In towns large and small, there may sometimes arise a conflict of interest between an official’s private interests and his public authority. The idea of conflicts of interest is not new, but it is so poorly understood that one would think it was as new as a kitten and as rare as a unicorn. A simple definition is enough for today:
A conflict of interest (COI) is a situation in which a person or organization is involved in multiple interests, financial or otherwise, and serving one interest could involve working against another. Typically, this relates to situations in which the personal interest of an individual or organization might adversely affect a duty owed to make decisions for the benefit of a third party.
Good policy requires that (1) one acknowledge that conflicts of interest are possible, (2) that they can be measured, that (3) an unremedied appearance of a conflict can be as serious to public trust as an actual one, and that (4) a sound remedy for actual conflicts is recusal from some or all decisionmaking or divestiture of the interest creating a conflict.
In no case, however, is a legitimate remedy one in which a party merely denies a conflict exists by speaking as though it does not exist.
And yet, and yet, in Janesville, Wisconsin that’s what a member of that city’s council recommends:
Janesville City Council members have mixed views on whether a developer should have been more forthcoming about his involvement with the city when he advocated for public financing to support housing development.
In June, Dahlstrom of Iowa-based Echo Development Group was one of two developers who presented at a housing forum co-sponsored by the city and Forward Janesville. The event explored ways to solve Janesville’s chronic housing shortage.
….[Councilmember] Doug Marklein thought it was better to not know. That awareness would have blinded the audience into thinking Dahlstrom was only there to push for public money.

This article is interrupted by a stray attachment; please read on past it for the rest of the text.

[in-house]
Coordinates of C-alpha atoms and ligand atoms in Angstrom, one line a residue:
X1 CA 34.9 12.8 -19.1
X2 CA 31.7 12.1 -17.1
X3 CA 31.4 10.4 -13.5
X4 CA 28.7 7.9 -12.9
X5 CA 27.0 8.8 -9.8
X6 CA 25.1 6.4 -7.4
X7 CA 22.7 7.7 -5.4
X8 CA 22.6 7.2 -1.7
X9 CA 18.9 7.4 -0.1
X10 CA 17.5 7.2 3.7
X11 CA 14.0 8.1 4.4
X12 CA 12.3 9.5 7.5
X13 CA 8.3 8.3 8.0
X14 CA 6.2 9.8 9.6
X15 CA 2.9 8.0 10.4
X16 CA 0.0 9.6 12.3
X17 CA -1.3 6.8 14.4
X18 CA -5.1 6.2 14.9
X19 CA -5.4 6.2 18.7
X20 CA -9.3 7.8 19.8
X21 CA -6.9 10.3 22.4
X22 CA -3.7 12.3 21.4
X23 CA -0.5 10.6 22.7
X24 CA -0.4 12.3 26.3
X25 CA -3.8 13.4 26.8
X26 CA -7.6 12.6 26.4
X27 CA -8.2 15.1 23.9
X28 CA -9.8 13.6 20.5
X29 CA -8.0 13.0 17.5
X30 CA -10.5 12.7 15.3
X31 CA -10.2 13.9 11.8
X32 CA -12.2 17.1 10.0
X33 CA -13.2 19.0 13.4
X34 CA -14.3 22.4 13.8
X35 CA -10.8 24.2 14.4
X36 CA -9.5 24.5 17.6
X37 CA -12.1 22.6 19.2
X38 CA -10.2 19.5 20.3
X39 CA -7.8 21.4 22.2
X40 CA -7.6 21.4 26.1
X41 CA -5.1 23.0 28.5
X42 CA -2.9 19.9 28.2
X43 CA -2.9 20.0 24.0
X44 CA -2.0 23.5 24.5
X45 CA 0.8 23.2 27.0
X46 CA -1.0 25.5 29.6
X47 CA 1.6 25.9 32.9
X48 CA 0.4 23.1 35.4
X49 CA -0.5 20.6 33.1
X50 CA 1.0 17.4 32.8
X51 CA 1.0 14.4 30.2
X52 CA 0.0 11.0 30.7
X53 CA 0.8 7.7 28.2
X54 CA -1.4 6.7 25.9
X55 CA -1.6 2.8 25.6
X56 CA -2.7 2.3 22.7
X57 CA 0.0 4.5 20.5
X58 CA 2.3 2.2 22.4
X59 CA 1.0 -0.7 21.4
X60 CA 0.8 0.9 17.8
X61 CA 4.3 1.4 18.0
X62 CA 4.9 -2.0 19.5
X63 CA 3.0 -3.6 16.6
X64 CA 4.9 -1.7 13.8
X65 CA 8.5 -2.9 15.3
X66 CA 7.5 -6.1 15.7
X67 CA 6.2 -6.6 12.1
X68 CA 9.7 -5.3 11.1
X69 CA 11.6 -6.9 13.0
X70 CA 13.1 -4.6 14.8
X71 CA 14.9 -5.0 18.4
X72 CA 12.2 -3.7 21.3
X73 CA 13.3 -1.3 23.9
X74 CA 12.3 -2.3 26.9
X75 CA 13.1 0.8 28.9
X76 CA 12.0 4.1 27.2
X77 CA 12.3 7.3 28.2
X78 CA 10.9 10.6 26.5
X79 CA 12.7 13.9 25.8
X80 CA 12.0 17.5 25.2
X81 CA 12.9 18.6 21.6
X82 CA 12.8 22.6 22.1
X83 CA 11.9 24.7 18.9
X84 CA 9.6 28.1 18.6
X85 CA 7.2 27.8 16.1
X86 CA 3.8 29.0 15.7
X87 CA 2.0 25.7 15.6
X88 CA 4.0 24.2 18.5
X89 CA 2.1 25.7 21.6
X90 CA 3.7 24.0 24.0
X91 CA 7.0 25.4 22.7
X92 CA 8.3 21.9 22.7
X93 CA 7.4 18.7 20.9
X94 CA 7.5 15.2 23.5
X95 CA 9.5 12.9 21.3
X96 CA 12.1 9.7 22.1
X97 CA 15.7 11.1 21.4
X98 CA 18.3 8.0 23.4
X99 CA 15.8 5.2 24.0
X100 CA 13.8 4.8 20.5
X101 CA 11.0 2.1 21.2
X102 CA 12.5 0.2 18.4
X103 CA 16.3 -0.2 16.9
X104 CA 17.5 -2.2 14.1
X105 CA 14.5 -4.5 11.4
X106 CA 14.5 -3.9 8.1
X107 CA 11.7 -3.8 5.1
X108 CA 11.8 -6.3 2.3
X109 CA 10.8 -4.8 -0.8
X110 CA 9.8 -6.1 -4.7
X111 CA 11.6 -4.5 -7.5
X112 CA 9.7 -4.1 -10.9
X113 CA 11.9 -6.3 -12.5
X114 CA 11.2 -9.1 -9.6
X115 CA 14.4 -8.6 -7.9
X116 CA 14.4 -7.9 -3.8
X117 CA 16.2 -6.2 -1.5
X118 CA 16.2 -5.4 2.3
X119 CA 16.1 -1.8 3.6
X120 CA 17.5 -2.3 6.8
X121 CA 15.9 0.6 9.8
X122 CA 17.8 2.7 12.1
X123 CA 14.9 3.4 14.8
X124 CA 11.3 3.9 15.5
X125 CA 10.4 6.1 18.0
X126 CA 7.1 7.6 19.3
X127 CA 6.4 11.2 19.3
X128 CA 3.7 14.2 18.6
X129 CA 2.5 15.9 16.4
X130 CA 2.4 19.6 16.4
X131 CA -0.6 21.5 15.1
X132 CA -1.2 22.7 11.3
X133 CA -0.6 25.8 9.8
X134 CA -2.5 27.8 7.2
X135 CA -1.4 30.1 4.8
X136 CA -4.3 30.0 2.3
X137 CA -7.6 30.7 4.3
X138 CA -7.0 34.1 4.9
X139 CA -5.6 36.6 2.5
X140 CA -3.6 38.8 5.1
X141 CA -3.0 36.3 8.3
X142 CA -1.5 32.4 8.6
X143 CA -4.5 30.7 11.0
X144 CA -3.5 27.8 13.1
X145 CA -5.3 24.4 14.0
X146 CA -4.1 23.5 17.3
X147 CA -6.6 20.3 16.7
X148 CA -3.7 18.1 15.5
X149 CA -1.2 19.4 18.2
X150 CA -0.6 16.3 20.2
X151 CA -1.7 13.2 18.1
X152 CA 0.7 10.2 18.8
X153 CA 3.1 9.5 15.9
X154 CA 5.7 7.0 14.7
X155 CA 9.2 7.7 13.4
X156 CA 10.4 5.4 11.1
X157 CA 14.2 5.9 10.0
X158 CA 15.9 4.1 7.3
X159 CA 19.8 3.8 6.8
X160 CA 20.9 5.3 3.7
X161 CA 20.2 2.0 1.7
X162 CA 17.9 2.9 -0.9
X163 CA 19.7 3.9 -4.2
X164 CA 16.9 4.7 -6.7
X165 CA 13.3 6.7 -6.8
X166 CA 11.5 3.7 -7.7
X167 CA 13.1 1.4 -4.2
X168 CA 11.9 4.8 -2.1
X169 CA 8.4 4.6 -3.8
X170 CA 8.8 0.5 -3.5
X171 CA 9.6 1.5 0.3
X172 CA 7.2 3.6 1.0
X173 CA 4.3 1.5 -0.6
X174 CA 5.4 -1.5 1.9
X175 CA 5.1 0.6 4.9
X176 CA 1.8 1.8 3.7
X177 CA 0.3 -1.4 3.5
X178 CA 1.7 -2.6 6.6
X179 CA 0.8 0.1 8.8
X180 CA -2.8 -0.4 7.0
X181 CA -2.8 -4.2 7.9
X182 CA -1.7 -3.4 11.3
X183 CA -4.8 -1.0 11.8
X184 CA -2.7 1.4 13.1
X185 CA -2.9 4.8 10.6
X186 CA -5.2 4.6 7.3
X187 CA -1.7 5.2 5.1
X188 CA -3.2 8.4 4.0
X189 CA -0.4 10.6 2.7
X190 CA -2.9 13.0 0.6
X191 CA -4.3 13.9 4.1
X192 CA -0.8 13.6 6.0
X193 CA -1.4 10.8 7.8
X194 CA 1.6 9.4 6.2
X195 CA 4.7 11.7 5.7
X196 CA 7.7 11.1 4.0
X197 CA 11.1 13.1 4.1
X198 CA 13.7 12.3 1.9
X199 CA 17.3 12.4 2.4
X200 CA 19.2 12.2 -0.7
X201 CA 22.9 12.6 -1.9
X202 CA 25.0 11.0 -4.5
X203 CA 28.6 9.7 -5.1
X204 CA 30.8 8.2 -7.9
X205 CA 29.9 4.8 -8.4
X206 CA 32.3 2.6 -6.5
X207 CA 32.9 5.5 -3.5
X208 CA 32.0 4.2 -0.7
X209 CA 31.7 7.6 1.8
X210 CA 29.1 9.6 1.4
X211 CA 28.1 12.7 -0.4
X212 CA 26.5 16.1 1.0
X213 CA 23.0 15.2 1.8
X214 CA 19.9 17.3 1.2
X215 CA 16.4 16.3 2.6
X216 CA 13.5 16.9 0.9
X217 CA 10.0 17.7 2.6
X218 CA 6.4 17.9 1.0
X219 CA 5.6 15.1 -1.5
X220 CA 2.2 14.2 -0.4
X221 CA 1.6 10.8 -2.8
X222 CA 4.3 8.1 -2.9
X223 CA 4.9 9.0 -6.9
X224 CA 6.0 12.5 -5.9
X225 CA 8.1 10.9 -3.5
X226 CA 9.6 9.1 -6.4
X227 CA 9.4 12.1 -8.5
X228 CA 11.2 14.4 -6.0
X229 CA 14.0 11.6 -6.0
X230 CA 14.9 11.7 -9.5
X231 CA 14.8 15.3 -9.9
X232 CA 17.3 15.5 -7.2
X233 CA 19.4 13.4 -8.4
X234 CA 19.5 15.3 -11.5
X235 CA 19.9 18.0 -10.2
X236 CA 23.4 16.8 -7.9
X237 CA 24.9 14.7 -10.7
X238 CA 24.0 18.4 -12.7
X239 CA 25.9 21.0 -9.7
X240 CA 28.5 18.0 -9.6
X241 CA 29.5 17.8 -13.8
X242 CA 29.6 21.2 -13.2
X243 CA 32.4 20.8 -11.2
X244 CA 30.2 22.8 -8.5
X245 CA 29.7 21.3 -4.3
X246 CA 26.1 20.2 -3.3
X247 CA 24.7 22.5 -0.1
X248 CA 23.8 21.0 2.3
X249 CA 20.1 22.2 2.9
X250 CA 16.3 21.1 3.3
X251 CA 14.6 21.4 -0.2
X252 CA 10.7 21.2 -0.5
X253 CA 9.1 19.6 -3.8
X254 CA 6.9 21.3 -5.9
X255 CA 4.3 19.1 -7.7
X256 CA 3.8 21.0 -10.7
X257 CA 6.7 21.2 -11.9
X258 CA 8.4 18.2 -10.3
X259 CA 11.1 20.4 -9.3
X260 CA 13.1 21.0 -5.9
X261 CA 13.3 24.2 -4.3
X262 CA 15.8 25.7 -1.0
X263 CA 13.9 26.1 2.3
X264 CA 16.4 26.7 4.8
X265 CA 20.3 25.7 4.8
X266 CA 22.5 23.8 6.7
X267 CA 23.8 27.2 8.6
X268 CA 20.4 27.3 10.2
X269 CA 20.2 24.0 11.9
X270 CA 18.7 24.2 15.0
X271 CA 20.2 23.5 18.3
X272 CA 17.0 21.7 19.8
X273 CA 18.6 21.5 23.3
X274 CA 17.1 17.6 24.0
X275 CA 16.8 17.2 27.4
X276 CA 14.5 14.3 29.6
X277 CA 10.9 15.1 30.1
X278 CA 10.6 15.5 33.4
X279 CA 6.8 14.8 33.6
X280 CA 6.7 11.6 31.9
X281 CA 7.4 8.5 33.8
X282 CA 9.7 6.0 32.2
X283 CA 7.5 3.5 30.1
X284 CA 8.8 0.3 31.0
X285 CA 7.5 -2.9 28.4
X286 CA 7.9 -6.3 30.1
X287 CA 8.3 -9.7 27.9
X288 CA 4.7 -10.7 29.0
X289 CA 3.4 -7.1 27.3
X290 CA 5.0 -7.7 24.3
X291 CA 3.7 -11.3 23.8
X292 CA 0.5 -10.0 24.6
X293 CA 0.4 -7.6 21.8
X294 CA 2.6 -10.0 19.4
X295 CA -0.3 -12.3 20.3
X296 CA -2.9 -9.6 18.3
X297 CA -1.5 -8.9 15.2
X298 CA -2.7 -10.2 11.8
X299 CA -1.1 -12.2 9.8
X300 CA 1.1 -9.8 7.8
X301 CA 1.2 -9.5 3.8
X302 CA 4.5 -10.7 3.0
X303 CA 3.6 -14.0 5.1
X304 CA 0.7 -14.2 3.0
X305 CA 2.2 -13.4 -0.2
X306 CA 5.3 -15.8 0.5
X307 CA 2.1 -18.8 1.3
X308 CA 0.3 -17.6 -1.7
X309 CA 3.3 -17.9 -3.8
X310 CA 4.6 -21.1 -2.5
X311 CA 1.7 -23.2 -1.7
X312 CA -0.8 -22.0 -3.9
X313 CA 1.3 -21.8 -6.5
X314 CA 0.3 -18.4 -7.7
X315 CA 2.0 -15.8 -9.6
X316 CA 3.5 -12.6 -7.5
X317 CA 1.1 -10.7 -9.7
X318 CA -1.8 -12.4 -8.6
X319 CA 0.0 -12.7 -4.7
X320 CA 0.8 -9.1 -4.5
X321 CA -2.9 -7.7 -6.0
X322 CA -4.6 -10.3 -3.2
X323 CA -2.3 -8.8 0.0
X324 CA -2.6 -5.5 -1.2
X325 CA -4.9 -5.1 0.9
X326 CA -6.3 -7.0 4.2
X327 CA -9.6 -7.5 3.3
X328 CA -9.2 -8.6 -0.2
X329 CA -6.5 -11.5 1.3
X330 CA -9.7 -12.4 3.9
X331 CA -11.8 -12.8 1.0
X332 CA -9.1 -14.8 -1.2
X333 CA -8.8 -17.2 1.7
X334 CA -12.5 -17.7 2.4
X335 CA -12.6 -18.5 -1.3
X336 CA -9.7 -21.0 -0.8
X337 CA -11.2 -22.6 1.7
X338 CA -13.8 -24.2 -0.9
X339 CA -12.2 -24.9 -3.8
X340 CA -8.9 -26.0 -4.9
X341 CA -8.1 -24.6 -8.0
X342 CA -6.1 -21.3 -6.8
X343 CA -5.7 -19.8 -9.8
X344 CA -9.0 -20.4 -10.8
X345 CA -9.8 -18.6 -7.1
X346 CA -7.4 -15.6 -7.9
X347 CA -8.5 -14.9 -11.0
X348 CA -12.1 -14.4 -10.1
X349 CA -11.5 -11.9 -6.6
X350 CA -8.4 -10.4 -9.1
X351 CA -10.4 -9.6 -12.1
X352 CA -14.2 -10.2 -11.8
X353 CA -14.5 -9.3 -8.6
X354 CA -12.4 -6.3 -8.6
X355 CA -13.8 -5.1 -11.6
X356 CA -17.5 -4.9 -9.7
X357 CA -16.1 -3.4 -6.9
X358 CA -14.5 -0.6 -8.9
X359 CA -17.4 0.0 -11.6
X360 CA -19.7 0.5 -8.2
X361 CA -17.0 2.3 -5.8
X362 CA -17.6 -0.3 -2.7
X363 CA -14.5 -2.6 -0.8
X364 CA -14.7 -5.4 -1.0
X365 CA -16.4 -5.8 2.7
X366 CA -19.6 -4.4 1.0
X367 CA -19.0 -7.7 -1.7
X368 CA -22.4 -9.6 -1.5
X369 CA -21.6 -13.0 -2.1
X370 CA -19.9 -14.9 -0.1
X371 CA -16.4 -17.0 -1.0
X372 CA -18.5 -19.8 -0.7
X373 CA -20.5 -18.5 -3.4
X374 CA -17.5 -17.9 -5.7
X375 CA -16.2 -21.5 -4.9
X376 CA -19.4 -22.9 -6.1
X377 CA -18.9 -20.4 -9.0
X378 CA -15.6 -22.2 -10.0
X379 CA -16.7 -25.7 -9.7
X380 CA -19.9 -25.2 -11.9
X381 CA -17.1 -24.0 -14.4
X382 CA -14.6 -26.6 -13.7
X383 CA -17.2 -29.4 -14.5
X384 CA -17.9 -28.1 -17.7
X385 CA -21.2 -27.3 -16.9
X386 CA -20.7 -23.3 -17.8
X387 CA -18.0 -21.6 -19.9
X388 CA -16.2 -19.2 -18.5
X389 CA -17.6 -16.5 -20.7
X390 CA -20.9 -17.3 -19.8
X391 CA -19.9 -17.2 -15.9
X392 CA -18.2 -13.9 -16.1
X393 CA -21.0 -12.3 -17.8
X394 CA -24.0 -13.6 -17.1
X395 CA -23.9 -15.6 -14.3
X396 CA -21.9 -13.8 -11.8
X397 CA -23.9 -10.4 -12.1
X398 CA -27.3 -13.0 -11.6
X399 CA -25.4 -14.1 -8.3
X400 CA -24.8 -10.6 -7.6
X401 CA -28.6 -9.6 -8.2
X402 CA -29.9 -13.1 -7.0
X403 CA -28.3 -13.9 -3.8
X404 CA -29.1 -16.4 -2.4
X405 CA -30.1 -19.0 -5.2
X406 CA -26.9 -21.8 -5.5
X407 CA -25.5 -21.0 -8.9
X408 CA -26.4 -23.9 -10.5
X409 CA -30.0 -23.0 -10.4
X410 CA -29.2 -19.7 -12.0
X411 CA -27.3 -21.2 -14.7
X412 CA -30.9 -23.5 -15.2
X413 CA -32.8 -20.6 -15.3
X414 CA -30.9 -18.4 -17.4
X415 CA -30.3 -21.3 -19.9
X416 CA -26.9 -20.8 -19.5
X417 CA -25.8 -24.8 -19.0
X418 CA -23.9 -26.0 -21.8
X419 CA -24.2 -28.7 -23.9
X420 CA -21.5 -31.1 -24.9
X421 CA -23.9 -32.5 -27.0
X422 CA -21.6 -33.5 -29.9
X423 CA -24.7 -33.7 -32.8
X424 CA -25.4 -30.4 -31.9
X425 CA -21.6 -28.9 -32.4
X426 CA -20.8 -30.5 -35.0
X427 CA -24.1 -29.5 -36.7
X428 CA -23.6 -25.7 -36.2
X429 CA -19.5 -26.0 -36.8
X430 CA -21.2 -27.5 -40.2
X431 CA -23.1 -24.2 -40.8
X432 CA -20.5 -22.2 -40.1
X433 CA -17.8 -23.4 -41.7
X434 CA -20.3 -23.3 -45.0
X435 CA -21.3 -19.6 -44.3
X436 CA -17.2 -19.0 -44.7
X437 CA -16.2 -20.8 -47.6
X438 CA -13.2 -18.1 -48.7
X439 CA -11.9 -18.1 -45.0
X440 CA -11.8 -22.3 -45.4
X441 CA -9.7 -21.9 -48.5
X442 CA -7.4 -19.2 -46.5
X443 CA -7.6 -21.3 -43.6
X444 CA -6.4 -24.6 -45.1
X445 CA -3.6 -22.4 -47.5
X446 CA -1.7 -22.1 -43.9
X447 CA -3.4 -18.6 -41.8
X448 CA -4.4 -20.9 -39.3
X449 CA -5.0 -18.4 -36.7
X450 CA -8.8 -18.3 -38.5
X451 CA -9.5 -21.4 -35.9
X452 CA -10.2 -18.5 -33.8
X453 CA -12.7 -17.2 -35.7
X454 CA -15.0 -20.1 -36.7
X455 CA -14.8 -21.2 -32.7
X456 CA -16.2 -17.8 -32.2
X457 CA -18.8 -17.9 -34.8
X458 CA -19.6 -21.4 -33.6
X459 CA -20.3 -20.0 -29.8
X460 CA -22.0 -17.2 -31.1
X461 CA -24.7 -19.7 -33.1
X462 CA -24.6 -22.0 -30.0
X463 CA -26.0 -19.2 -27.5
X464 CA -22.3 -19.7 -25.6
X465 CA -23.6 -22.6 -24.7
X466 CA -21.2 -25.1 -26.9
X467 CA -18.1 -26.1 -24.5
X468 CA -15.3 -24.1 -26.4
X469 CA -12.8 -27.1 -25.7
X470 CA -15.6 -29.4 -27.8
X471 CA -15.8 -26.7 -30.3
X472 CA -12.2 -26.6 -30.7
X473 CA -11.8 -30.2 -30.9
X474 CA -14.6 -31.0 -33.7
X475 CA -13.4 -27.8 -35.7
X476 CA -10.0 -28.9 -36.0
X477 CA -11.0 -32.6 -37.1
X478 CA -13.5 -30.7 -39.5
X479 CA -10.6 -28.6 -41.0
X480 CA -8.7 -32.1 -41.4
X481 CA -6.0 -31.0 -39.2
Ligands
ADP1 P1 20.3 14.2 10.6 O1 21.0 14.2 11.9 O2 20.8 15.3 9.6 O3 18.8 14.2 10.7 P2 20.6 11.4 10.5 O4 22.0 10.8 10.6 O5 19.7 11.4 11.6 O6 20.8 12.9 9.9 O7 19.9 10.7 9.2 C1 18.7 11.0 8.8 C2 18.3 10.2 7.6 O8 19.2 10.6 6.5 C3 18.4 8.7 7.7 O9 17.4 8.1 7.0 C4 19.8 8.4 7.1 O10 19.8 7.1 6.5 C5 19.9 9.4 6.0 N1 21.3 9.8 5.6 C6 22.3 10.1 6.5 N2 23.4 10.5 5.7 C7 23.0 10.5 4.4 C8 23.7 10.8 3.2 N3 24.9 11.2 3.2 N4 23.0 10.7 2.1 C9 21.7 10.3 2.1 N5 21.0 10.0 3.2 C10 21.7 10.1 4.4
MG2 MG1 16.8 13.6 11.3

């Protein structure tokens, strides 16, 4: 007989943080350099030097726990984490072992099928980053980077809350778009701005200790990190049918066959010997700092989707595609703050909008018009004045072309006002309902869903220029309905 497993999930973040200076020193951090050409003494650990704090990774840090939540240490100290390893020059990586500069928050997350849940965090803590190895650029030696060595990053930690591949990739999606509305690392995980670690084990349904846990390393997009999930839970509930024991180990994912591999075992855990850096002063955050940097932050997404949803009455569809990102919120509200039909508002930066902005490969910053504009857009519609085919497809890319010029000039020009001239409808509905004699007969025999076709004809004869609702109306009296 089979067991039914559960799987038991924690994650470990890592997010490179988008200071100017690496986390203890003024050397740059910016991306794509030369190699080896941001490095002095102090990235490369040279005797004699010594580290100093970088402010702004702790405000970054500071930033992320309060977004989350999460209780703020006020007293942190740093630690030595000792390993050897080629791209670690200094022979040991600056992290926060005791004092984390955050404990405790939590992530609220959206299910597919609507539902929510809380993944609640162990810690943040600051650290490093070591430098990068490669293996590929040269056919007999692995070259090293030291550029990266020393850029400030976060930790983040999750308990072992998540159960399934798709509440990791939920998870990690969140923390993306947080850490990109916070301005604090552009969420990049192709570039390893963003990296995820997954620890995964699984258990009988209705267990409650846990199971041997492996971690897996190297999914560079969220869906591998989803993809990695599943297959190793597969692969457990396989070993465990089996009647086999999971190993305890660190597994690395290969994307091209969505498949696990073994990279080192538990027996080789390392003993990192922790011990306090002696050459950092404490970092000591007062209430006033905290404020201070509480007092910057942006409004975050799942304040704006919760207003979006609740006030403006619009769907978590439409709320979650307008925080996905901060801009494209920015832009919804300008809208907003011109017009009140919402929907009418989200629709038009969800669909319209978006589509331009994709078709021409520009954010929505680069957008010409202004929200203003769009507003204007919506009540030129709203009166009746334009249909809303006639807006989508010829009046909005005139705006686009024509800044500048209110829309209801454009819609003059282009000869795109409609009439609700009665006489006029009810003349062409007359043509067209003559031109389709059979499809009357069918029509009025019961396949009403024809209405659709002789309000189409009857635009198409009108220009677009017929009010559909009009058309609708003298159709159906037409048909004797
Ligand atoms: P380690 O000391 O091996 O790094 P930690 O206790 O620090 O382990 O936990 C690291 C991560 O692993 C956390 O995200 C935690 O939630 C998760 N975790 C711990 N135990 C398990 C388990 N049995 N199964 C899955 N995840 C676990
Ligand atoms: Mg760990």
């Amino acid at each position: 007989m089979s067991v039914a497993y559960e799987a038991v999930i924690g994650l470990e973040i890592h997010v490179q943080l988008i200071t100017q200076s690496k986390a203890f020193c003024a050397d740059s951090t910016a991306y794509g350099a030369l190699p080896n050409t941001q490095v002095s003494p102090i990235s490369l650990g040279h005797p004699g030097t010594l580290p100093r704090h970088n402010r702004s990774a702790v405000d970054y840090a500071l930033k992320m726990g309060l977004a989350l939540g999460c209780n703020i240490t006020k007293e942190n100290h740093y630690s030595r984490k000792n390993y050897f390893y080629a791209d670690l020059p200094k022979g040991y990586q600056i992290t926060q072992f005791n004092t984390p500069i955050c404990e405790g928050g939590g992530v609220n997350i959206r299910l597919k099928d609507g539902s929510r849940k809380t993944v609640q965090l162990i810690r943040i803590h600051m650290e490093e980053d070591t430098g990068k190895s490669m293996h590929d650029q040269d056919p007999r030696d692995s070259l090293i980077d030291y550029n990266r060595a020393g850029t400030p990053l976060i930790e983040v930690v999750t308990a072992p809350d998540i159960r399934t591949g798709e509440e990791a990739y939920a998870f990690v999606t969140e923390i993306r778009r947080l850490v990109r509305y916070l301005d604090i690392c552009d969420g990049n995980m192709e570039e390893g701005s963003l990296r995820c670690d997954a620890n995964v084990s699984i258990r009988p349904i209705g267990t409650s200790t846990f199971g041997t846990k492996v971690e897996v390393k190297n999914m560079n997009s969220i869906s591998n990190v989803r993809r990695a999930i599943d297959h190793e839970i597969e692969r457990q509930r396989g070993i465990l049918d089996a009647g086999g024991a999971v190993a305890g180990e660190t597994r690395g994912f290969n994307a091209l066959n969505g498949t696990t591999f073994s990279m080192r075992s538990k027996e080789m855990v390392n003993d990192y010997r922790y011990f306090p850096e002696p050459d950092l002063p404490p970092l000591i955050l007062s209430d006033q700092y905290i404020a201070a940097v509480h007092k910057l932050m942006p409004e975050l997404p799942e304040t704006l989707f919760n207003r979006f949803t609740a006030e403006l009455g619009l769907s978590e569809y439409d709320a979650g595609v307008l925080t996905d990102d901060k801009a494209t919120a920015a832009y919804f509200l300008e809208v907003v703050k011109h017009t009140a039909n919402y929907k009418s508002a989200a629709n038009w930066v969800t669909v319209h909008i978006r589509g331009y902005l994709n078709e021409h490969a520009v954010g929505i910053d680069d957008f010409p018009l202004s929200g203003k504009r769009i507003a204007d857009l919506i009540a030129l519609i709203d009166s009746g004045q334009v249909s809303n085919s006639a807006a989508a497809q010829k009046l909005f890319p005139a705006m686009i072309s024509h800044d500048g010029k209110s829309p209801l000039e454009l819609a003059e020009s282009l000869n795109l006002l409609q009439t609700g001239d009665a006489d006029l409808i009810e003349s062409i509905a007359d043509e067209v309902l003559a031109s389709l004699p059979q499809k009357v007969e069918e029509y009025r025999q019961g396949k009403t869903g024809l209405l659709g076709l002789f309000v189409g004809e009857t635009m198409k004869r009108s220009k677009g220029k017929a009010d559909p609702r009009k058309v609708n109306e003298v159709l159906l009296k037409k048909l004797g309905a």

“That would’ve tainted his talk in the forum,” he said. “It was my take on it that he was telling us straight out how it was in the world.”
Under this line of reasoning, if someone speaks convincingly, of how wonderful a project might be, he’s not obligated to reveal a financial incentive for pushing the project. Indeed, if he tells about his financial interest, then others might (reasonably) think he’s materially biased. Imagine that.
America slips when she accepts thinking like that of this Janesville councilman. Indeed, it’s so wrong that one wonders: is he dense enough to believe what he’s saying, or is he hoping that everyone else is dense enough to believe what he’s saying?
So a doctor wouldn’t have to tell you that he’s on a pharmaceutical company’s payroll before prescribing a medication, and a lawyer wouldn’t have to tell you he’s on retainer with a corporation before advising about a lawsuit against that very company…
(Whitewater, by the way, sometimes sees a version of this thinking, in which the same person pretends that because he has multiple declared roles, he has no conflicts at all. One hears that someone is wearing a politician’s hat, but later wears a publisher’s hat, so he cannot have a conflict between politics and news. Again, one hears that someone is wearing a community development hat, but later a business lobby hat, so he cannot have a conflict between community needs and business needs. In all these cases, the hats these men variously wear sit on the very same heads.)
A well-ordered community would require those who sit on development and economic boards & committees to submit financial disclosure statements.
Local led the way to national: such degradation of principles and standards is that which paved the way to America’s present national condition, in which low men hold, and misuse, the highest offices in the land.